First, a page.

Cell-free miRNAs may indicate diagnosis and docetaxel sensitivity of tumor cells in malignant effusions
1 The Comprehensive Cancer Center of Drum Tower Hospital Affiliated to Medical School of Nanjing University & Clinical Cancer Institute of Nanjing University, Zhongshan Road 321#, Nanjing 2l0008, PR China
2 Jiangsu Diabetes Center, State Key Laboratory of Pharmaceutical Biotechnology, Life Science School of Nanjing University, Nanjing 2l0093, PR China
3 Department of Hepatobiliary Surgery, Drum Tower Hospital Affiliated to Medical School of Nanjing University, Zhongshan Road 321#, Nanjing 210093, PR China
BMC Cancer 2010, 10:591 doi:10.1186/1471-2407-10-591Published: 28 October 2010
Circulating cell-free microRNAs have been identified as potential cancer biomarkers. However, the existence and the potential application of cell-free miRNAs in effusion samples are still uncertain. In order to explore the potential role of cell-free miRNA in malignant effusions, we selected 22 miRNAs differentially expressed in the serum of lung cancer patients and studied their expression levels in body cavity effusion samples.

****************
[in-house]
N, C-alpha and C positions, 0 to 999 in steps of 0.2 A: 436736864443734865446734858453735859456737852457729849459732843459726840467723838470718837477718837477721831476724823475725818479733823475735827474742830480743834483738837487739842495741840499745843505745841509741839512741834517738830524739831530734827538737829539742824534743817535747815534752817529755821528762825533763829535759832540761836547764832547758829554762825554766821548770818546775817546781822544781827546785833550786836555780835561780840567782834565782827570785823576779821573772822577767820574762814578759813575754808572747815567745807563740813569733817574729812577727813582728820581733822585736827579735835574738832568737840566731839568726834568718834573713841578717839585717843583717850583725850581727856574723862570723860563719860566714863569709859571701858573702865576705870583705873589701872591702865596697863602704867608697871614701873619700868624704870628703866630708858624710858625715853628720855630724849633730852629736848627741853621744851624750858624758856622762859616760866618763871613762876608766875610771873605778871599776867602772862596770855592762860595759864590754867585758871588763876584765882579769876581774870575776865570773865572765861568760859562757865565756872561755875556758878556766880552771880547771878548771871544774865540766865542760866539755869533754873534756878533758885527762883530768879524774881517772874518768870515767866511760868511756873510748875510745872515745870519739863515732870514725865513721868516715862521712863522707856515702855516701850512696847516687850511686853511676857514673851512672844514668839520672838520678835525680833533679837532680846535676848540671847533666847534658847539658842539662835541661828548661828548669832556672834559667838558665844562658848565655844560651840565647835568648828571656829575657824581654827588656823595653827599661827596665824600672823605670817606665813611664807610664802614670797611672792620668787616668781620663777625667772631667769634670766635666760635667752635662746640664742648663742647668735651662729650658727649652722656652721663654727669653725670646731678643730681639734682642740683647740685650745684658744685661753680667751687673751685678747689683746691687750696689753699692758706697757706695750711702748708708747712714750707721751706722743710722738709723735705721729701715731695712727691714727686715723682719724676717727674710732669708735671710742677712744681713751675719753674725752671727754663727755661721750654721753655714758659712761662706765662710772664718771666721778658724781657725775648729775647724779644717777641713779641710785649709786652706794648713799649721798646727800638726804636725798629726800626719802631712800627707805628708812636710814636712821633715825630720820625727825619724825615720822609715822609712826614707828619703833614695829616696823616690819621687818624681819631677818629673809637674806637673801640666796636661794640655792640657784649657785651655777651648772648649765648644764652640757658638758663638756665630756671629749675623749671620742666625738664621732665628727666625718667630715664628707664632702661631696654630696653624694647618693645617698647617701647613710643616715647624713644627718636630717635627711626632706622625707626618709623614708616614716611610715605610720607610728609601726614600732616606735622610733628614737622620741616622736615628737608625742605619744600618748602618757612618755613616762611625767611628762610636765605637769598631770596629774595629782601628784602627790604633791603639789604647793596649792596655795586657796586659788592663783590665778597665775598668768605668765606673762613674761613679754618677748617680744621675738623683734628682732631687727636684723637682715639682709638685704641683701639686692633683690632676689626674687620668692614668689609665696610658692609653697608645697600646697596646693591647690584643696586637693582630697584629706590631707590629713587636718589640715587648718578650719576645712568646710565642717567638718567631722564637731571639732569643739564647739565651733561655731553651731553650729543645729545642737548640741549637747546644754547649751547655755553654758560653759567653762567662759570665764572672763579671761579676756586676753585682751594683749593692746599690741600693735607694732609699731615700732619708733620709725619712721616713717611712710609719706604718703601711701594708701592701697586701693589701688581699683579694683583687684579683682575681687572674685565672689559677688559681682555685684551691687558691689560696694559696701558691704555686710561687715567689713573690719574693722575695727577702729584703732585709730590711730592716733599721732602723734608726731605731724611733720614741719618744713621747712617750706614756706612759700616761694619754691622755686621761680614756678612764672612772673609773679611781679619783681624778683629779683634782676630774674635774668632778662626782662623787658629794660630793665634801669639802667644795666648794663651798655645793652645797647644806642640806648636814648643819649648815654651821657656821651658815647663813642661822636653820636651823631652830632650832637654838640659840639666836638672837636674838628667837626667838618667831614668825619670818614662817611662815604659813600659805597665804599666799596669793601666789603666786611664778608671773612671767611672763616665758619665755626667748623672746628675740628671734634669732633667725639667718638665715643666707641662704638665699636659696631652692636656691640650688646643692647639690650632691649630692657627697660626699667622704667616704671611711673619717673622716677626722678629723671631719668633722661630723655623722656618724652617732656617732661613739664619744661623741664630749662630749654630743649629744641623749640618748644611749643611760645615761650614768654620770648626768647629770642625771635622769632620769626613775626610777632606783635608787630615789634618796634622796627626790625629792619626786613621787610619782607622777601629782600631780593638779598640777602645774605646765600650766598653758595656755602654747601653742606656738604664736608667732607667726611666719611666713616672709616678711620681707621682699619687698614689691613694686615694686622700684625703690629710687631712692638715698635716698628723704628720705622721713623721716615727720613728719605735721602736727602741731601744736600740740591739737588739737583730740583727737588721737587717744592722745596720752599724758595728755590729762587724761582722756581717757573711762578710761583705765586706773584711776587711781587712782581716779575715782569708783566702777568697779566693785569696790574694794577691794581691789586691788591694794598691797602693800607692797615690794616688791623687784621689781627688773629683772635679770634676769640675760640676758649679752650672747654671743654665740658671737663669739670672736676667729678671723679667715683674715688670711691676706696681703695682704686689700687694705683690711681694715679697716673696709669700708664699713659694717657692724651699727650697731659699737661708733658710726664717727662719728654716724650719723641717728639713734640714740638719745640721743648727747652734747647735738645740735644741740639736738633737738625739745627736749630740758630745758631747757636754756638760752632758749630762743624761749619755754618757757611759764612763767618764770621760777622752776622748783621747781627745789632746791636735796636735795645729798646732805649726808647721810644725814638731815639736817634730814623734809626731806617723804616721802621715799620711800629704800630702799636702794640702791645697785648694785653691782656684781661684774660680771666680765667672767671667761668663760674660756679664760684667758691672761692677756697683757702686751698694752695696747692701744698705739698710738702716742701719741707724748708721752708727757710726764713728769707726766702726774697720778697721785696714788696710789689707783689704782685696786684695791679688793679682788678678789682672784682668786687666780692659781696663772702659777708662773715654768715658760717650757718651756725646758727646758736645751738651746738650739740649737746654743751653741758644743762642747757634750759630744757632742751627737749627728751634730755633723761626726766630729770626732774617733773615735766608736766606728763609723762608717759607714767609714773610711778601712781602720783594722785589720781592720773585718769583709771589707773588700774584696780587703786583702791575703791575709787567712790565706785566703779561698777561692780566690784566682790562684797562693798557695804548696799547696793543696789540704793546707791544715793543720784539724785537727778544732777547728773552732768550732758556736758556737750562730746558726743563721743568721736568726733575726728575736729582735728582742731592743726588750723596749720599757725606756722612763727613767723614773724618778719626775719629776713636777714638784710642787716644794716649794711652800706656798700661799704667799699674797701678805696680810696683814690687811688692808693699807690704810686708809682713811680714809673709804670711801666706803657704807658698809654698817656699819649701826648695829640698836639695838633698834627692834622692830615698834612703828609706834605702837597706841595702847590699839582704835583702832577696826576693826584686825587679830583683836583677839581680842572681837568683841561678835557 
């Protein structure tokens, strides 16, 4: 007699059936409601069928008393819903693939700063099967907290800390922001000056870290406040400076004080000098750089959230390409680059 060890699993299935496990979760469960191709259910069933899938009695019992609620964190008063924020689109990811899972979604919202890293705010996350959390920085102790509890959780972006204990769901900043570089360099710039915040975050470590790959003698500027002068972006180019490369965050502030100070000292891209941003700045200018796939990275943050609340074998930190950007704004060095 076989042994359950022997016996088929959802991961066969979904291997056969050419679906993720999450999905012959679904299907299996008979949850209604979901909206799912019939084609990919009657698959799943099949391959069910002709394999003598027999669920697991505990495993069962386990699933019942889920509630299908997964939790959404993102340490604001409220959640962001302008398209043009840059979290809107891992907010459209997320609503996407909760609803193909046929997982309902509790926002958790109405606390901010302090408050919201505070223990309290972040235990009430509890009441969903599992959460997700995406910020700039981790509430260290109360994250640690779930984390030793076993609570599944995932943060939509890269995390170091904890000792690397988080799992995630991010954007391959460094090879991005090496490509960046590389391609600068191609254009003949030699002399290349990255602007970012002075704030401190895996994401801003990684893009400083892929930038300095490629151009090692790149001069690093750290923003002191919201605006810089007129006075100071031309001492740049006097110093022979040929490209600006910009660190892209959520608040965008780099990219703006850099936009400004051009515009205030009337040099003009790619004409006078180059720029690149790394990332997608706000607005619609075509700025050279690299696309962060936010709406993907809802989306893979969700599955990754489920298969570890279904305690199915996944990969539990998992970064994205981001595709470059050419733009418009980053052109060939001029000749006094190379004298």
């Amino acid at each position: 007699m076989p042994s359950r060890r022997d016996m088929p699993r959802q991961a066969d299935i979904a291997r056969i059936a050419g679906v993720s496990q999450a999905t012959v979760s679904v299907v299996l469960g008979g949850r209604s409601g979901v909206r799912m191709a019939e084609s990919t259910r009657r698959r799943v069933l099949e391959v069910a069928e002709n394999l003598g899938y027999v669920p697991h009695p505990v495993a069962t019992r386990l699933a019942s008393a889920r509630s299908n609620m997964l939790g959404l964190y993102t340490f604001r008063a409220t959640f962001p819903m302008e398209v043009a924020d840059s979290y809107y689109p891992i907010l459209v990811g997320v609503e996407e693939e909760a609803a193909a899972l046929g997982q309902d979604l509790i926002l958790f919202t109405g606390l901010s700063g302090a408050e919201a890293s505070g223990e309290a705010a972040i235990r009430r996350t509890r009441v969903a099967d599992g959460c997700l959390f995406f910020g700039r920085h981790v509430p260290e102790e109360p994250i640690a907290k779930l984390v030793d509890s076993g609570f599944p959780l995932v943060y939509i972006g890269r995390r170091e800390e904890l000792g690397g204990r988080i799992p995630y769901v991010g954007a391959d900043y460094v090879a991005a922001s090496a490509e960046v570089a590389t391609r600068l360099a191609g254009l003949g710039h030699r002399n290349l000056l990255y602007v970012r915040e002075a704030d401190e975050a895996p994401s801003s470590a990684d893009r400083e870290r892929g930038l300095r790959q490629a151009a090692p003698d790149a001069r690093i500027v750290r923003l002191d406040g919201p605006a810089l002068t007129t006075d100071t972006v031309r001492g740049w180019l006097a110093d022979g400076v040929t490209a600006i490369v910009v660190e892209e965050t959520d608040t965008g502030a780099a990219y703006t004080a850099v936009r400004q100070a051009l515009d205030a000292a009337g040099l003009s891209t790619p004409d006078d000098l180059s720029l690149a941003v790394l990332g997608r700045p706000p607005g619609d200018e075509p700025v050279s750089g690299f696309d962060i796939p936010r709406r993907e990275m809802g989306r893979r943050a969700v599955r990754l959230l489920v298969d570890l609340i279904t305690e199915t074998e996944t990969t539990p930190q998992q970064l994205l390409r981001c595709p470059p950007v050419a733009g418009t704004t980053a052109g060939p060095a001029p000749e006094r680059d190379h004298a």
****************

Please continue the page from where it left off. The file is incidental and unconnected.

We measured the expression of 22 miRNAs using qRT-PCR in two samples, which were pooled with 18 malignant and 12 benign effusions, respectively. After discarding 9 lowly expressed miRNAs, a panel of 13 miRNAs were measured in 29 samples (benign n = 11, malignant n = 18). We also carried out a WST-8 test to evaluate the docetaxel sensitivity of tumor cells directly isolated from 15 malignant effusions.
We compared the miRNA expression levels between benign and malignant effusions using a Mann-Whitney U test and found miR-24, miR-26a and miR-30d were expressed differently between the two groups (P = 0.006, 0.021 and 0.011, respectively). Cells isolated from effusions rich in cell-free miR-152 were more sensitive to docetaxel (r = 0.60, P = 0.016).
Collectively, our study demonstrated that cell-free miRNAs in the supernatant of effusions may aid in the diagnosis of malignancy and predict chemosensitivity to docetaxel.